• Resident Agreement. Also referred to as Resident Move in Agreement, should be signed by all residents and/or responsible parties, prior to resident admission. The Agreement should include an Arbitration Agreement where allowed.

What to document and what to include in staff training:

  • Observations
  • Daily Measurements
  • Safety issues
  • Resident Statements and Complaints
  • Unusual Events, resident refusals of care, medications (Incident Reports?)
  • Weight
  • Vital Signs (blood pressure, pulse, and temperature)
  • Food Intake
  • Fluid Intake
  • Sleeping Pattern
  • Bathing pattern
  • Walking record
  • Toileting
  • Regular skin checks

What kind of charting? Paper or Electronic Health Record (EHR) or both?

  • Electronic Health Record. (Or EHR) Is set up to ensure that medical charts are complete and accurate. Think of it as a digital version of a resident’s paper medical chart. With good EHR software and EHR systems, health care providers will be alerted to any missing, incomplete, or Inaccurate medical charts.

An EHR is a real-time record that makes health information available instantly and securely to authorized users. EHRs are built to share medical notes with other health care providers and organizations – such as laboratories, specialists, medical imaging facilities, pharmacies, emergency facilities, and workplace clinics – so they contain information from all involved in a resident’s care. This has the potential to automate and streamline health provider workflow.

The EHR also has the ability to support other care-related activities directly or indirectly through various interfaces, including evidence-based decision support, quality management, and outcomes reporting. An EHR also guarantees a resident’s medical chart is never lost and stored in one easy to access location.

Compared to paper records, the use of EHRs can improve resident care tremendously. They can:

  • Reduce the incidence of medical error by improving the accuracy and clarity of medical records and coordination of diagnosis and treatment among health providers
  • Make the health information instantly accessible, reducing duplication of tests, reducing delays in treatment, and residents well informed to take better decisions.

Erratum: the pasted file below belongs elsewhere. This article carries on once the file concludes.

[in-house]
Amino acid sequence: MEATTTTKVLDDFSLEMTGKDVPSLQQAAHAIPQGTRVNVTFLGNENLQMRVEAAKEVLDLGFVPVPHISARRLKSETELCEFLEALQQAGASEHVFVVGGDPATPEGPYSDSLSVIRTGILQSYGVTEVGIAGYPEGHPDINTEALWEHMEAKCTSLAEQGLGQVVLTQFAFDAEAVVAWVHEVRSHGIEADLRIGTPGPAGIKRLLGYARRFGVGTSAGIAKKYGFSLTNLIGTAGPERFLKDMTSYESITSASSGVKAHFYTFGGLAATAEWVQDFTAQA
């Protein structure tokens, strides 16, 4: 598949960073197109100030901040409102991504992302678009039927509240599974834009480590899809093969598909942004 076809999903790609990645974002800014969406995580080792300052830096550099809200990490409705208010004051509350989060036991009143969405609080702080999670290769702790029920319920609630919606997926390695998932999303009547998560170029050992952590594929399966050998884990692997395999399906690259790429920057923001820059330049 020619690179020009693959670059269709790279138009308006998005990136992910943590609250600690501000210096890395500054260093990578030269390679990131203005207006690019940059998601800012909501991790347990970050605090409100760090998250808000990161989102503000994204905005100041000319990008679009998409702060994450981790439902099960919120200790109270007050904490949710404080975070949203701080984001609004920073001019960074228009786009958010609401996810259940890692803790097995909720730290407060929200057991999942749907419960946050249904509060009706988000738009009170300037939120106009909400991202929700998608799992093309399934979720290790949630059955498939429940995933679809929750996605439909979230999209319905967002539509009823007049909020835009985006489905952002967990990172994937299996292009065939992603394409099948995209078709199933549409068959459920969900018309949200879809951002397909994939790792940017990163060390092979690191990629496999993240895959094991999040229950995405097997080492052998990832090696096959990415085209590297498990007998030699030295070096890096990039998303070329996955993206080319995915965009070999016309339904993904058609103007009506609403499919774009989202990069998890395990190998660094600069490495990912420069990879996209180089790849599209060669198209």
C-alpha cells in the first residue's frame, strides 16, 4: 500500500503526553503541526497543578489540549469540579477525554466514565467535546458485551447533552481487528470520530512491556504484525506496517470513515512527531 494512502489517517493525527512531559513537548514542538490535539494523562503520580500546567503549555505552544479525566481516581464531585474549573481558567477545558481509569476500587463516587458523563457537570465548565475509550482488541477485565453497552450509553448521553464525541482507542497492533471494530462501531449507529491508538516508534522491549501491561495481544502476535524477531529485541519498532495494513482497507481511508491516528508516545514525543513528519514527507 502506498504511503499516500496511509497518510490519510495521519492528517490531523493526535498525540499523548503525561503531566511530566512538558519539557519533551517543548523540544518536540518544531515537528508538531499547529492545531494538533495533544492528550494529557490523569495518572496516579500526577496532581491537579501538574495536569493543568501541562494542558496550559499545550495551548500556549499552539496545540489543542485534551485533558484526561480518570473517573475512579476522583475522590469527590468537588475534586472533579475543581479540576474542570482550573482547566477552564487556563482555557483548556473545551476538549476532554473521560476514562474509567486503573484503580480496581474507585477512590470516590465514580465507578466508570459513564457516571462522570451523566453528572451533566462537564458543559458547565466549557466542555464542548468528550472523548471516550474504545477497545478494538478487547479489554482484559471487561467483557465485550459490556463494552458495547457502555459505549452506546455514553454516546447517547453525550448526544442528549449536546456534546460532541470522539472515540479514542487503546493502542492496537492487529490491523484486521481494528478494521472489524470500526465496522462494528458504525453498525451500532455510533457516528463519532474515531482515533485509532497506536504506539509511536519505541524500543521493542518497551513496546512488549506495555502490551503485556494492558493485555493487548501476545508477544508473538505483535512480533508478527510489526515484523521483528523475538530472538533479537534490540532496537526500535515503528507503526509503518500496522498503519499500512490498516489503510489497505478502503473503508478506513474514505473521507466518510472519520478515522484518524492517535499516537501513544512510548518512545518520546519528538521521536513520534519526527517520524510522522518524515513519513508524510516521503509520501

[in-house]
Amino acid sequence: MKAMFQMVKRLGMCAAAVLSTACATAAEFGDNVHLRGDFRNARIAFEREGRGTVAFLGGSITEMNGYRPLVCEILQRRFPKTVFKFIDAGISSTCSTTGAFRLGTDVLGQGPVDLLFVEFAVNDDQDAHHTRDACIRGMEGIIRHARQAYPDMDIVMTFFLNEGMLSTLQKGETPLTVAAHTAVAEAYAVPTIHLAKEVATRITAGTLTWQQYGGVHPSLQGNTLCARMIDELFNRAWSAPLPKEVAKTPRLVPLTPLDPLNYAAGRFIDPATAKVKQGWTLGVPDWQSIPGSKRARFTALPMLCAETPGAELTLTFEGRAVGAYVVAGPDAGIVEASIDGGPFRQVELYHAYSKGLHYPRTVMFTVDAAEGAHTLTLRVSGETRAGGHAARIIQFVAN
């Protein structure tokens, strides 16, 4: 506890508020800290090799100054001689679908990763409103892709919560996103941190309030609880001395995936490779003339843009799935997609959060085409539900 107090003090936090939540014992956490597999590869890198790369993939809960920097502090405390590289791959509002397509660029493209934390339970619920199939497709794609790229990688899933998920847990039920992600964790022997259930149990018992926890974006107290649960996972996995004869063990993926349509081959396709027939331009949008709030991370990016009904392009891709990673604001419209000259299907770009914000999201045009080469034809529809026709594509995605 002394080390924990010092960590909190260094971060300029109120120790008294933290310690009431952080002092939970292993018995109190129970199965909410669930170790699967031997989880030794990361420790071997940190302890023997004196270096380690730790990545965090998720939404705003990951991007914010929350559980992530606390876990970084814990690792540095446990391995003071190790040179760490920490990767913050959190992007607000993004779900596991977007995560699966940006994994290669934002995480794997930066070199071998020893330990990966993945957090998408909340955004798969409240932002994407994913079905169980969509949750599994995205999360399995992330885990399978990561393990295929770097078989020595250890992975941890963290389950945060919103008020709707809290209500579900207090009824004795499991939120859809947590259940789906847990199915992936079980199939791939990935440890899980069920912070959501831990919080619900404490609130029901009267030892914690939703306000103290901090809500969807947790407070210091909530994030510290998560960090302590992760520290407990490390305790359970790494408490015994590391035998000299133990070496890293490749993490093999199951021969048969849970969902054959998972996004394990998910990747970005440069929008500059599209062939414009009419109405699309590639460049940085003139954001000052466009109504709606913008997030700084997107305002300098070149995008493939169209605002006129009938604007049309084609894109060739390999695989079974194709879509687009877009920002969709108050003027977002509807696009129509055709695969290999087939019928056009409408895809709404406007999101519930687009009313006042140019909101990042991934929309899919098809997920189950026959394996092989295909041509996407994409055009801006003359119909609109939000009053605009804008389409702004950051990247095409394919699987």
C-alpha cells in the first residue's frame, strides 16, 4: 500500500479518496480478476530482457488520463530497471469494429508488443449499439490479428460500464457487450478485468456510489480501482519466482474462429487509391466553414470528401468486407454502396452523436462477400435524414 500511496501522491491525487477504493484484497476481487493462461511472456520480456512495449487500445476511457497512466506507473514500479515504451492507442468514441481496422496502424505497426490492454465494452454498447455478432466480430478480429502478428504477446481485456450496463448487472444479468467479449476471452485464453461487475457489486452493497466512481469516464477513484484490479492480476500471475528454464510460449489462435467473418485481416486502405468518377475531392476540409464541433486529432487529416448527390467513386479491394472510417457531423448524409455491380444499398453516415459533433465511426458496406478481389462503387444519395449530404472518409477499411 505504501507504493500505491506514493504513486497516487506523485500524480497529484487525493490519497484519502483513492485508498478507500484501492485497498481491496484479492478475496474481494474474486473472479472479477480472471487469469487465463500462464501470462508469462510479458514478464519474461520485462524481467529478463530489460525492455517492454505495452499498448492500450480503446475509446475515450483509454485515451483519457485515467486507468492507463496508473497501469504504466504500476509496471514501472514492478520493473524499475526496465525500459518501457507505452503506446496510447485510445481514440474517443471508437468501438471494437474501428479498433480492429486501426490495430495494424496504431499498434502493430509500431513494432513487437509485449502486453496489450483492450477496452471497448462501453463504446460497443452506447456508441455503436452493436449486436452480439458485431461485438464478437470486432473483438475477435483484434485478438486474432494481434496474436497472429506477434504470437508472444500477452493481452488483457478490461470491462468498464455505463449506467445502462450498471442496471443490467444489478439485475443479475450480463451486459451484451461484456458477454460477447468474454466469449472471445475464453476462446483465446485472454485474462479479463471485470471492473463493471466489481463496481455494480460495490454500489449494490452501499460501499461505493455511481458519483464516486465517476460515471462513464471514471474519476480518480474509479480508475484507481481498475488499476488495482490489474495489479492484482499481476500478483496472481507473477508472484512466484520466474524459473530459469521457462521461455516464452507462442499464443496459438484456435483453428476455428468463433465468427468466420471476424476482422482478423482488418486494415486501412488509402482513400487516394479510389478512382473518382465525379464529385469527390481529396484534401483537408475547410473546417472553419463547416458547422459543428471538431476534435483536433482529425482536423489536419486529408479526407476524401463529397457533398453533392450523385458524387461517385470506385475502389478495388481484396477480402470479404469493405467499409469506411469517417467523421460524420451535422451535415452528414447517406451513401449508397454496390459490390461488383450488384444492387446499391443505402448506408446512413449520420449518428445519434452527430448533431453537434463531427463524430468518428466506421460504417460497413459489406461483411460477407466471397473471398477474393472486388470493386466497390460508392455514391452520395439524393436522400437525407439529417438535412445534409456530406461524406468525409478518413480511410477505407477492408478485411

• Allow residents/families to log on to their own record to see health trends to be better

informed about their health

  • Paper Health Record. What should be in a resident paper chart? The basics, a binder/folder type with dividers for sections including face sheet/demographics, advanced directives, H&P, Assessments, Care Plan/Service Plan, Medication Records, Social Services/ Activities, Physician orders/ notes, Lab, Home Health, Therapy, Progress notes.

Who is watching the data and responding? Monitoring the documentation through Chart Audits routinely provides a comprehensive picture of the resident at all times and allows the community to stay ahead of any potential issues prior to them happening. This can be the responsibility of the Administrator, DON, or ED, individually or as a team approach.

Senior living is such a “caring” business that many times things are done with little thought and regards to documenting all the great things that you and your staff do every day to “care” about and care for the residents.

Replying to State’s Statement of Deficiencies {SOD). It’s important to remember that this becomes a public record and is often referenced by plaintiffs’ attorneys. The Plan of Correction (POC) should clearly define the corrective action taken and preventative measures to ensure continued compliance in the future.

When to Report a Claim to your Insurance Carrier? Things do not always go as planned and when an unfortunate incident takes place that causes harm to a resident and the family is irate and/or has expressed potential litigation or requested medical records, it’s time to notify your Carrier. As a reminder, the quicker you inform your Insurance Carrier to a “potential” claim the faster we can assist with investigation and advise on resolution options.